Welcome to the discussion thread for the story, Why ‘Nature Is Healing’ Might Be the Best Pandemic Meme. You can share your comments and thoughts about the story in the conversation below.
There was a bat flying around in my house a little over a week ago, so maybe there’s something to this meme after all…
When the “Nature is healing” memes started coming out it was just more than a little bit laughable to me. People are seeing more wildlife in urban areas and the pace of human movement and activity in cities has in most cases slowed down but this is an urban phenomenon that has very little connection with what is going on in the wider world. The fact is that conservation efforts on the ground with both species and ecosystems have been severely disrupted and impeded by the pandemic.
Incidents of poaching for bushmeat and wildlife trafficking have gone up worldwide partly due to a lack of patrolling park guards in National parks, pandemic driven overfishing is occurring in marine ecosystems, worldwide illegal logging of protected areas is on the rise and of course the deforestation in the Brazilian Amazon is at a record high and shows no sign of halting (the current environmental minister for Brazil was actually rec0rded saying that the COVID-19 pandemic provides a perfect smokescreen to increase deforestation and land grabbing by agribusiness) .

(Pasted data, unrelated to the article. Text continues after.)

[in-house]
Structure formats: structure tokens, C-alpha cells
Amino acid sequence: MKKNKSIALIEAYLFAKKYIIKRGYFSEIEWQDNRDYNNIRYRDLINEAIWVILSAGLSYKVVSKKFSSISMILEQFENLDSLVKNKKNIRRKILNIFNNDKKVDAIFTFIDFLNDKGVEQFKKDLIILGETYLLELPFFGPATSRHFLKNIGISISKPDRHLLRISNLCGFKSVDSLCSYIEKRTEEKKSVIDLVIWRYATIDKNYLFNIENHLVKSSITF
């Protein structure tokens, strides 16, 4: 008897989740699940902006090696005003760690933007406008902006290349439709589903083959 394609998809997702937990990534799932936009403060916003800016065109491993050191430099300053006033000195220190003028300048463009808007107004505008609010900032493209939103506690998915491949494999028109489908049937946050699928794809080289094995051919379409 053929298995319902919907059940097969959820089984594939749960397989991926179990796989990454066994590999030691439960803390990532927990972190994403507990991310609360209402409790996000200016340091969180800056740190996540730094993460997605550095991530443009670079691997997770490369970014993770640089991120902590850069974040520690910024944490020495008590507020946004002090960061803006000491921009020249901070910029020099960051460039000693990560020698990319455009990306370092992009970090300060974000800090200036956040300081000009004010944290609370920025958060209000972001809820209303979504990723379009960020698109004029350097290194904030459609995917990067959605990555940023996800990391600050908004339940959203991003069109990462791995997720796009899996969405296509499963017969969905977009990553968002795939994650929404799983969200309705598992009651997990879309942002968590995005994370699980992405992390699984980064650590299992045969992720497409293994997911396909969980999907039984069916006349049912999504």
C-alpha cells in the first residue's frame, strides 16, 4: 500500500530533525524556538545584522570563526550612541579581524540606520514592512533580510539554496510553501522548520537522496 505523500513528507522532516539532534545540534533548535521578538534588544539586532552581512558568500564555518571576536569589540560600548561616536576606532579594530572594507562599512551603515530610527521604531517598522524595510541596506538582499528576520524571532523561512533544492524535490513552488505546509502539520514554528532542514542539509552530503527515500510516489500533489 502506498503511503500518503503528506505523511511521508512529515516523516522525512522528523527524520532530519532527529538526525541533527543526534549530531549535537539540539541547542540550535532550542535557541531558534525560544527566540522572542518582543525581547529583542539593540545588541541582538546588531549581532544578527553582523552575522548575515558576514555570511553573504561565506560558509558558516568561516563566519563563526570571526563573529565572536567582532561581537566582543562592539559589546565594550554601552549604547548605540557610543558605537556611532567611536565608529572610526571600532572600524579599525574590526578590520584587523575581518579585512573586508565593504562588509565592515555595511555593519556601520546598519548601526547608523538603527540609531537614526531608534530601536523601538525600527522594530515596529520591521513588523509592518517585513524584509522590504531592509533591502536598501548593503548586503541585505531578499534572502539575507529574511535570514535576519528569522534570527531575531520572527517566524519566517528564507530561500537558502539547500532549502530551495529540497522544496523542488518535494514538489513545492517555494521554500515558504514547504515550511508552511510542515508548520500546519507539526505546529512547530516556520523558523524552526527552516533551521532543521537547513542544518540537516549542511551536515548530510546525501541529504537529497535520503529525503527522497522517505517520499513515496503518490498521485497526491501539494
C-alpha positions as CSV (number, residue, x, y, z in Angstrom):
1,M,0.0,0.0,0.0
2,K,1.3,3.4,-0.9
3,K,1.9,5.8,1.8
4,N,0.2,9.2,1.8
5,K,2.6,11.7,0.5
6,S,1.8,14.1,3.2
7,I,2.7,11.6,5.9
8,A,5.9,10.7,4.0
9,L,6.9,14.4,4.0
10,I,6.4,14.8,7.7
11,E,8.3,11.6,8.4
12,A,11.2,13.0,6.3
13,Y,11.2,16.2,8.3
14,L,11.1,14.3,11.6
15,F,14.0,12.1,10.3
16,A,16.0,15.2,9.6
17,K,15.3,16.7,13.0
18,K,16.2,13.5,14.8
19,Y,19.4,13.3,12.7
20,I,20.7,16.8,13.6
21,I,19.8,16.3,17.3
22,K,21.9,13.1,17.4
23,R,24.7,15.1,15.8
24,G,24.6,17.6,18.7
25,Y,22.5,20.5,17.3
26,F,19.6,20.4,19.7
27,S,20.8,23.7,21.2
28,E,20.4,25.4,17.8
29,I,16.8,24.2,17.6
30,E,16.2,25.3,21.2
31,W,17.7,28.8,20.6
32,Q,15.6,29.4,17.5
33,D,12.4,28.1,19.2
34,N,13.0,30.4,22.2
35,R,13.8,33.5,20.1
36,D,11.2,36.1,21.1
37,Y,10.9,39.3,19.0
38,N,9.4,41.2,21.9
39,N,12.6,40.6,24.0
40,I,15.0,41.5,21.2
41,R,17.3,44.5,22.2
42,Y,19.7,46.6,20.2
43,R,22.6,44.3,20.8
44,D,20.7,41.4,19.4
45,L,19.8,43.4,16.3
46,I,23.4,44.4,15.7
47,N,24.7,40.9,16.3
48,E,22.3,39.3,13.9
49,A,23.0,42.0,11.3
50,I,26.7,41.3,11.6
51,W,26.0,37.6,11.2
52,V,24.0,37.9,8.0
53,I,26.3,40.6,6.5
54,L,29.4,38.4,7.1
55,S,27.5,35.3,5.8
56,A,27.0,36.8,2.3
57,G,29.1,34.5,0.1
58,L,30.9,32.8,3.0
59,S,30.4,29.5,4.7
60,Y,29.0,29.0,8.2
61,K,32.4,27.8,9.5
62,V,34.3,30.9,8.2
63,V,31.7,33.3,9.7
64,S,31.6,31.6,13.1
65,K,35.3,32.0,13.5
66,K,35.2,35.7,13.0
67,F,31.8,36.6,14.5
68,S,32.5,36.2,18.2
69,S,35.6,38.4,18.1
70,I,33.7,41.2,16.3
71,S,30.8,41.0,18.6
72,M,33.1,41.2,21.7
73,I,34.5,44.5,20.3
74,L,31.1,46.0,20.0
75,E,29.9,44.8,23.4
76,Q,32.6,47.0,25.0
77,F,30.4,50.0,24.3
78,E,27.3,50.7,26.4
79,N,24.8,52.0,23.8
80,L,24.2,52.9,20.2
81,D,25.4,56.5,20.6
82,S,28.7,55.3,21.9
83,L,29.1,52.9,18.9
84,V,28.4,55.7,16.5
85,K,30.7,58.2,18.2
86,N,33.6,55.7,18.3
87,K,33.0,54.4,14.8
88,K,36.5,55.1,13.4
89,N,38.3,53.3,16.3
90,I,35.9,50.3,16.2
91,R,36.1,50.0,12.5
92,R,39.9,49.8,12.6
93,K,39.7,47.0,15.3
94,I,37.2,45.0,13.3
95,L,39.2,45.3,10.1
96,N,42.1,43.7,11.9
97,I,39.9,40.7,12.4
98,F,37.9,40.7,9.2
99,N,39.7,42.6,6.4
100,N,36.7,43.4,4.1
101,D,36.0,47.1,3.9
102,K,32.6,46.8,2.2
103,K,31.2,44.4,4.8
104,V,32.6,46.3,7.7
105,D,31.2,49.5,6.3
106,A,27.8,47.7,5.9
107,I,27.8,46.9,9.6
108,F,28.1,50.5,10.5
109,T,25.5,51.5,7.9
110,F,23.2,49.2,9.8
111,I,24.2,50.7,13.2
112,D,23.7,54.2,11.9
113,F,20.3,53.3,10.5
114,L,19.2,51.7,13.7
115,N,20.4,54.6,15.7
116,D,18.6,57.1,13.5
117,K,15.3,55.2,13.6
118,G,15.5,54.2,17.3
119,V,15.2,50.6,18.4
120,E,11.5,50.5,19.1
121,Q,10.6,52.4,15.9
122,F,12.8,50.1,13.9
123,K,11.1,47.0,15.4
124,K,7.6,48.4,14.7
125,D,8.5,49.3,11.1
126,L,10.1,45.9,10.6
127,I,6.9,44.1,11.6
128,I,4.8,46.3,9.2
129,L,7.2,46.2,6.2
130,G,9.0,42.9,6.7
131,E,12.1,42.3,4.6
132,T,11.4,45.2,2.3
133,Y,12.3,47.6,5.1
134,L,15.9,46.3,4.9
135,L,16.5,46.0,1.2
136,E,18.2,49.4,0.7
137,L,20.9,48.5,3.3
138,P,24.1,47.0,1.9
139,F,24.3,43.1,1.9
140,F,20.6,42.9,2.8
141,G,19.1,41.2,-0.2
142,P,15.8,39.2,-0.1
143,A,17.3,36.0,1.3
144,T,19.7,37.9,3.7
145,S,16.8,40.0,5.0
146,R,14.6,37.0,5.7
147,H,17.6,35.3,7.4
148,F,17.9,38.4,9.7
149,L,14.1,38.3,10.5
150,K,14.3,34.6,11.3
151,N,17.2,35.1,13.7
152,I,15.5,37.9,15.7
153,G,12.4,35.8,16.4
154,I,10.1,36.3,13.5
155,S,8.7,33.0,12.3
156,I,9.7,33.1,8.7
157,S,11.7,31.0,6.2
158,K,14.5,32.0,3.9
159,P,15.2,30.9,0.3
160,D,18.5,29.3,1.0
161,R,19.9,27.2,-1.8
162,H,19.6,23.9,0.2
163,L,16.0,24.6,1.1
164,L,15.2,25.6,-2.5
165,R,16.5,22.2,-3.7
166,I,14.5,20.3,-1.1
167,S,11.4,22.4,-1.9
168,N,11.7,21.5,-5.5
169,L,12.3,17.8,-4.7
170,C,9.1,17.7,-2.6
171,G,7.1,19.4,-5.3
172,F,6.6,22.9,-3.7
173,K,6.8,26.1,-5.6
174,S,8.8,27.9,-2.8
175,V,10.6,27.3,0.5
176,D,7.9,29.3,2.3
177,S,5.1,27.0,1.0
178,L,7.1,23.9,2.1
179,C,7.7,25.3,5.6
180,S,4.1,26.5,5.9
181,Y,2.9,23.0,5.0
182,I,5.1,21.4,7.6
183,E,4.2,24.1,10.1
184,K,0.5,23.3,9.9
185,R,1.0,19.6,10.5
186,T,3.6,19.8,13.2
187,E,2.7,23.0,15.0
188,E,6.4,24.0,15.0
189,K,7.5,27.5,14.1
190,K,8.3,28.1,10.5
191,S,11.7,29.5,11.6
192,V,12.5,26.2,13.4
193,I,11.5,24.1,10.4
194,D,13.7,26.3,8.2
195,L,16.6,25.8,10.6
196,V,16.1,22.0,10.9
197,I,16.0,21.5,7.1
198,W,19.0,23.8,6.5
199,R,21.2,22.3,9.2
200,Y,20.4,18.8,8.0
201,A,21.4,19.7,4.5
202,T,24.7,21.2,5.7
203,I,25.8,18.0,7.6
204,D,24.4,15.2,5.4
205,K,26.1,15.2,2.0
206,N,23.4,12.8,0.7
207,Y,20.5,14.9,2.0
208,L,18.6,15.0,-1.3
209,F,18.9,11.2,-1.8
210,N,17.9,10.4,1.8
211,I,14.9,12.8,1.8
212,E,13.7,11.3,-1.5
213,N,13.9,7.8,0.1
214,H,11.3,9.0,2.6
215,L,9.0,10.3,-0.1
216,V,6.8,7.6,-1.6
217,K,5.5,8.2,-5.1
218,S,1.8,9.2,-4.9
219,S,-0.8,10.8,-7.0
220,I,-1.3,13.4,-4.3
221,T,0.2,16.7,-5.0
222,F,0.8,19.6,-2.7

To add to that, long-term field research on endangered species and ecosystems has been put on hold indefinitely due to lockdowns. Despite our best efforts in many cases we have no data for a significant part of this year which is all very concerning as it does have a direct knock on effect on the efficacy of conservation interventions.
To add to all this there is the looming global economic depression which will mean funding for conservation efforts will be even harder to come by then it already is. Governments will likely prioritise restarting economic growth at all costs over meeting environmental goals or improving upon existing legislation.
Ironically 2020 was supposed to be the UN’s “Year of biodiversity” but in spite of the circulation of these simplistic memes (I’m being charitable by describing it as “simplistic” as I would be inclined to use some stronger words) it has been in most cases an absolutely awful and devastating year for wildlife and conservation.